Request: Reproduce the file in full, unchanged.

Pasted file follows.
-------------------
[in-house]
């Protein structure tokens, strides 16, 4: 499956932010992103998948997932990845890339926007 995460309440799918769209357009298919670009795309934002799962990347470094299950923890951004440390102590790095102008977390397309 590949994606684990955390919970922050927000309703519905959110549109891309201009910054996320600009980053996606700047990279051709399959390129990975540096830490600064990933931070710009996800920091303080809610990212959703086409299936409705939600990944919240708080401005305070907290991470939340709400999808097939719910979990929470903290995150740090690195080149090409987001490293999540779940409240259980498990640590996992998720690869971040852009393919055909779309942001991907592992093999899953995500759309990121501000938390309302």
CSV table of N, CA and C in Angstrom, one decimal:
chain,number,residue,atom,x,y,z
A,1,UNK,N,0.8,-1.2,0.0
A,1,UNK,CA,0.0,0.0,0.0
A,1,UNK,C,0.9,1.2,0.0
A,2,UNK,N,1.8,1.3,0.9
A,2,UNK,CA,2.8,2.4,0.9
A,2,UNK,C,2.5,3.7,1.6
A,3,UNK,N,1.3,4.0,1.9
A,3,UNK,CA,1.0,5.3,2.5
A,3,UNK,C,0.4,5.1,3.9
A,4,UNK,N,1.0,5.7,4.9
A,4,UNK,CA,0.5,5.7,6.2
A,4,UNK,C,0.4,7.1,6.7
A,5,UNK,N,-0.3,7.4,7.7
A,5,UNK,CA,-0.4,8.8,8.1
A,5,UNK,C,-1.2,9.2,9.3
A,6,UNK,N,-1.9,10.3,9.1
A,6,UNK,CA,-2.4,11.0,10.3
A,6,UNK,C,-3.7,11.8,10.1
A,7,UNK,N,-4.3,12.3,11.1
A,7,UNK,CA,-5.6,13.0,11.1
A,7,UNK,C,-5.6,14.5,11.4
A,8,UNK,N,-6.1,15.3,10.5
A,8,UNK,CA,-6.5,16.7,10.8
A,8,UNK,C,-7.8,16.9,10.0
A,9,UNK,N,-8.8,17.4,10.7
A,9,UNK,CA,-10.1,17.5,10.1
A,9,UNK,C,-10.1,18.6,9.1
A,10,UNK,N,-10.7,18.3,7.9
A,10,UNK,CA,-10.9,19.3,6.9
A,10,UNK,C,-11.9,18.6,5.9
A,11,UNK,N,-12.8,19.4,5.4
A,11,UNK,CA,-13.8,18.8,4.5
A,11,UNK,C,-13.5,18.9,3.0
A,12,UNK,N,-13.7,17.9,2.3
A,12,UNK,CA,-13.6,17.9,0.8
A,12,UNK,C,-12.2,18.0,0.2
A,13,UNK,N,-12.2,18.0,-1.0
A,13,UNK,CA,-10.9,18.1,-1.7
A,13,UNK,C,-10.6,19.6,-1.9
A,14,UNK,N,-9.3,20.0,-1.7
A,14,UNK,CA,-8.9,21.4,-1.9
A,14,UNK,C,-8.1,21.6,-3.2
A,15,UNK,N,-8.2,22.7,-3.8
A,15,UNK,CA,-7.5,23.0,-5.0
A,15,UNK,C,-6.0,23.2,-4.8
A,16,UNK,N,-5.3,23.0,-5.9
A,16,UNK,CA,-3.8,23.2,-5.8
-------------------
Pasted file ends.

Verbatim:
[in-house]
């Protein structure tokens, strides 16, 4: 499956932010992103998948997932990845890339926007 995460309440799918769209357009298919670009795309934002799962990347470094299950923890951004440390102590790095102008977390397309 590949994606684990955390919970922050927000309703519905959110549109891309201009910054996320600009980053996606700047990279051709399959390129990975540096830490600064990933931070710009996800920091303080809610990212959703086409299936409705939600990944919240708080401005305070907290991470939340709400999808097939719910979990929470903290995150740090690195080149090409987001490293999540779940409240259980498990640590996992998720690869971040852009393919055909779309942001991907592992093999899953995500759309990121501000938390309302």
CSV table of N, CA and C in Angstrom, one decimal:
chain,number,residue,atom,x,y,z
A,1,UNK,N,0.8,-1.2,0.0
A,1,UNK,CA,0.0,0.0,0.0
A,1,UNK,C,0.9,1.2,0.0
A,2,UNK,N,1.8,1.3,0.9
A,2,UNK,CA,2.8,2.4,0.9
A,2,UNK,C,2.5,3.7,1.6
A,3,UNK,N,1.3,4.0,1.9
A,3,UNK,CA,1.0,5.3,2.5
A,3,UNK,C,0.4,5.1,3.9
A,4,UNK,N,1.0,5.7,4.9
A,4,UNK,CA,0.5,5.7,6.2
A,4,UNK,C,0.4,7.1,6.7
A,5,UNK,N,-0.3,7.4,7.7
A,5,UNK,CA,-0.4,8.8,8.1
A,5,UNK,C,-1.2,9.2,9.3
A,6,UNK,N,-1.9,10.3,9.1
A,6,UNK,CA,-2.4,11.0,10.3
A,6,UNK,C,-3.7,11.8,10.1
A,7,UNK,N,-4.3,12.3,11.1
A,7,UNK,CA,-5.6,13.0,11.1
A,7,UNK,C,-5.6,14.5,11.4
A,8,UNK,N,-6.1,15.3,10.5
A,8,UNK,CA,-6.5,16.7,10.8
A,8,UNK,C,-7.8,16.9,10.0
A,9,UNK,N,-8.8,17.4,10.7
A,9,UNK,CA,-10.1,17.5,10.1
A,9,UNK,C,-10.1,18.6,9.1
A,10,UNK,N,-10.7,18.3,7.9
A,10,UNK,CA,-10.9,19.3,6.9
A,10,UNK,C,-11.9,18.6,5.9
A,11,UNK,N,-12.8,19.4,5.4
A,11,UNK,CA,-13.8,18.8,4.5
A,11,UNK,C,-13.5,18.9,3.0
A,12,UNK,N,-13.7,17.9,2.3
A,12,UNK,CA,-13.6,17.9,0.8
A,12,UNK,C,-12.2,18.0,0.2
A,13,UNK,N,-12.2,18.0,-1.0
A,13,UNK,CA,-10.9,18.1,-1.7
A,13,UNK,C,-10.6,19.6,-1.9
A,14,UNK,N,-9.3,20.0,-1.7
A,14,UNK,CA,-8.9,21.4,-1.9
A,14,UNK,C,-8.1,21.6,-3.2
A,15,UNK,N,-8.2,22.7,-3.8
A,15,UNK,CA,-7.5,23.0,-5.0
A,15,UNK,C,-6.0,23.2,-4.8
A,16,UNK,N,-5.3,23.0,-5.9
A,16,UNK,CA,-3.8,23.2,-5.8